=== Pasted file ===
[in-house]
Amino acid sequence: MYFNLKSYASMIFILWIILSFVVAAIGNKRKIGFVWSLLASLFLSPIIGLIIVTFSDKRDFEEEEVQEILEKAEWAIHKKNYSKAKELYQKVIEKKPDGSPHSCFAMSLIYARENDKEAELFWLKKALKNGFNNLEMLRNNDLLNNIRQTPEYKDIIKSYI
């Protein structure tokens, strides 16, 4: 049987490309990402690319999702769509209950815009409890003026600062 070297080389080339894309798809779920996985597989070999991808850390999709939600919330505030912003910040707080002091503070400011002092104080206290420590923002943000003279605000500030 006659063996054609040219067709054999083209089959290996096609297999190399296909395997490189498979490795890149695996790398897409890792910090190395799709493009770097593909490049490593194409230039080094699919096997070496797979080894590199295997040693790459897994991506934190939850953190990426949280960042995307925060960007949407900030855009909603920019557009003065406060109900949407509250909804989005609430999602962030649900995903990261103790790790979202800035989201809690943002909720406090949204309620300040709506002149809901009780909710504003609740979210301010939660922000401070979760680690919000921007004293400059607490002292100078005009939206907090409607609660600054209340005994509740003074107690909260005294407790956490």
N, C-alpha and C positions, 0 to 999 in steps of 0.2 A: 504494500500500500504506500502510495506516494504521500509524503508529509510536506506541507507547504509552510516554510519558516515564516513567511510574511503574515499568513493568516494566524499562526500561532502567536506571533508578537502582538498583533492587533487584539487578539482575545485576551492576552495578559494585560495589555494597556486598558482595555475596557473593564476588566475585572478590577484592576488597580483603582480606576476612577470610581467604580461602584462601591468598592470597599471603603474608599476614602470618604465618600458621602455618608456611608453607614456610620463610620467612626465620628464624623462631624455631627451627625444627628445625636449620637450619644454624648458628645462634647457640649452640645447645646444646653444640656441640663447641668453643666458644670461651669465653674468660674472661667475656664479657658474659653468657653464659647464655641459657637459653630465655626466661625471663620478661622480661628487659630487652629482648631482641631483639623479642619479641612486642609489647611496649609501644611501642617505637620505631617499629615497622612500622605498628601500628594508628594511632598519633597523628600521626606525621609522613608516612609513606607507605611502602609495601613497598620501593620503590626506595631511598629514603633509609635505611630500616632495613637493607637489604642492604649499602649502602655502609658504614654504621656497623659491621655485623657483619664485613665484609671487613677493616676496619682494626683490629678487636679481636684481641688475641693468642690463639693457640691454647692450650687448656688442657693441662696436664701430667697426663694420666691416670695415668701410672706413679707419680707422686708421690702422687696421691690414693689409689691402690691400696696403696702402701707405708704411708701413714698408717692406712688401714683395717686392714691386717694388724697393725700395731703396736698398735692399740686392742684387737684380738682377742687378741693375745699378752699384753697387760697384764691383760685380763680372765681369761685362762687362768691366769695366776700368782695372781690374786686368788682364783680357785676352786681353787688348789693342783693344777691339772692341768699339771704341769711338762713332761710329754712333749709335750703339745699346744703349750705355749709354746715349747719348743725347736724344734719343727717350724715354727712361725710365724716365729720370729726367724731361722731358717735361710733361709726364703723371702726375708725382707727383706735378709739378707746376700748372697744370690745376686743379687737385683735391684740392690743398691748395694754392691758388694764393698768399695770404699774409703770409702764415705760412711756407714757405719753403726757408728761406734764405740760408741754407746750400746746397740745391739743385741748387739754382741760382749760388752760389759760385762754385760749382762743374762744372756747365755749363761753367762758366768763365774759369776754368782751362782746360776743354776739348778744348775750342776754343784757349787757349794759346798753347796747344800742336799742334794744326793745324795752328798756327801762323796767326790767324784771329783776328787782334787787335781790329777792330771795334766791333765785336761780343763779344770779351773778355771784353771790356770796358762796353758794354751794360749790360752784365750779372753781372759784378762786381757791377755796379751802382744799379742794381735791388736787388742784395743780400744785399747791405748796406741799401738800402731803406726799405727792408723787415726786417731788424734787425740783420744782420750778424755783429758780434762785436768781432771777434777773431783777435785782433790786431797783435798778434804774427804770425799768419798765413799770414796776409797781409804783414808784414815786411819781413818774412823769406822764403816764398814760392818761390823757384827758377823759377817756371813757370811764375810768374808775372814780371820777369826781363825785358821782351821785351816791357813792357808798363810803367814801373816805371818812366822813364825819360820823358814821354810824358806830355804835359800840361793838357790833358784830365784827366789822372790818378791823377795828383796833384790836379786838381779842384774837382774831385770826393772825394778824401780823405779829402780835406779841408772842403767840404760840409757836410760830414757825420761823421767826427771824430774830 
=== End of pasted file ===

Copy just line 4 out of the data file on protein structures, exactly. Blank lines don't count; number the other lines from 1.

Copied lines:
N, C-alpha and C positions, 0 to 999 in steps of 0.2 A: 504494500500500500504506500502510495506516494504521500509524503508529509510536506506541507507547504509552510516554510519558516515564516513567511510574511503574515499568513493568516494566524499562526500561532502567536506571533508578537502582538498583533492587533487584539487578539482575545485576551492576552495578559494585560495589555494597556486598558482595555475596557473593564476588566475585572478590577484592576488597580483603582480606576476612577470610581467604580461602584462601591468598592470597599471603603474608599476614602470618604465618600458621602455618608456611608453607614456610620463610620467612626465620628464624623462631624455631627451627625444627628445625636449620637450619644454624648458628645462634647457640649452640645447645646444646653444640656441640663447641668453643666458644670461651669465653674468660674472661667475656664479657658474659653468657653464659647464655641459657637459653630465655626466661625471663620478661622480661628487659630487652629482648631482641631483639623479642619479641612486642609489647611496649609501644611501642617505637620505631617499629615497622612500622605498628601500628594508628594511632598519633597523628600521626606525621609522613608516612609513606607507605611502602609495601613497598620501593620503590626506595631511598629514603633509609635505611630500616632495613637493607637489604642492604649499602649502602655502609658504614654504621656497623659491621655485623657483619664485613665484609671487613677493616676496619682494626683490629678487636679481636684481641688475641693468642690463639693457640691454647692450650687448656688442657693441662696436664701430667697426663694420666691416670695415668701410672706413679707419680707422686708421690702422687696421691690414693689409689691402690691400696696403696702402701707405708704411708701413714698408717692406712688401714683395717686392714691386717694388724697393725700395731703396736698398735692399740686392742684387737684380738682377742687378741693375745699378752699384753697387760697384764691383760685380763680372765681369761685362762687362768691366769695366776700368782695372781690374786686368788682364783680357785676352786681353787688348789693342783693344777691339772692341768699339771704341769711338762713332761710329754712333749709335750703339745699346744703349750705355749709354746715349747719348743725347736724344734719343727717350724715354727712361725710365724716365729720370729726367724731361722731358717735361710733361709726364703723371702726375708725382707727383706735378709739378707746376700748372697744370690745376686743379687737385683735391684740392690743398691748395694754392691758388694764393698768399695770404699774409703770409702764415705760412711756407714757405719753403726757408728761406734764405740760408741754407746750400746746397740745391739743385741748387739754382741760382749760388752760389759760385762754385760749382762743374762744372756747365755749363761753367762758366768763365774759369776754368782751362782746360776743354776739348778744348775750342776754343784757349787757349794759346798753347796747344800742336799742334794744326793745324795752328798756327801762323796767326790767324784771329783776328787782334787787335781790329777792330771795334766791333765785336761780343763779344770779351773778355771784353771790356770796358762796353758794354751794360749790360752784365750779372753781372759784378762786381757791377755796379751802382744799379742794381735791388736787388742784395743780400744785399747791405748796406741799401738800402731803406726799405727792408723787415726786417731788424734787425740783420744782420750778424755783429758780434762785436768781432771777434777773431783777435785782433790786431797783435798778434804774427804770425799768419798765413799770414796776409797781409804783414808784414815786411819781413818774412823769406822764403816764398814760392818761390823757384827758377823759377817756371813757370811764375810768374808775372814780371820777369826781363825785358821782351821785351816791357813792357808798363810803367814801373816805371818812366822813364825819360820823358814821354810824358806830355804835359800840361793838357790833358784830365784827366789822372790818378791823377795828383796833384790836379786838381779842384774837382774831385770826393772825394778824401780823405779829402780835406779841408772842403767840404760840409757836410760830414757825420761823421767826427771824430774830 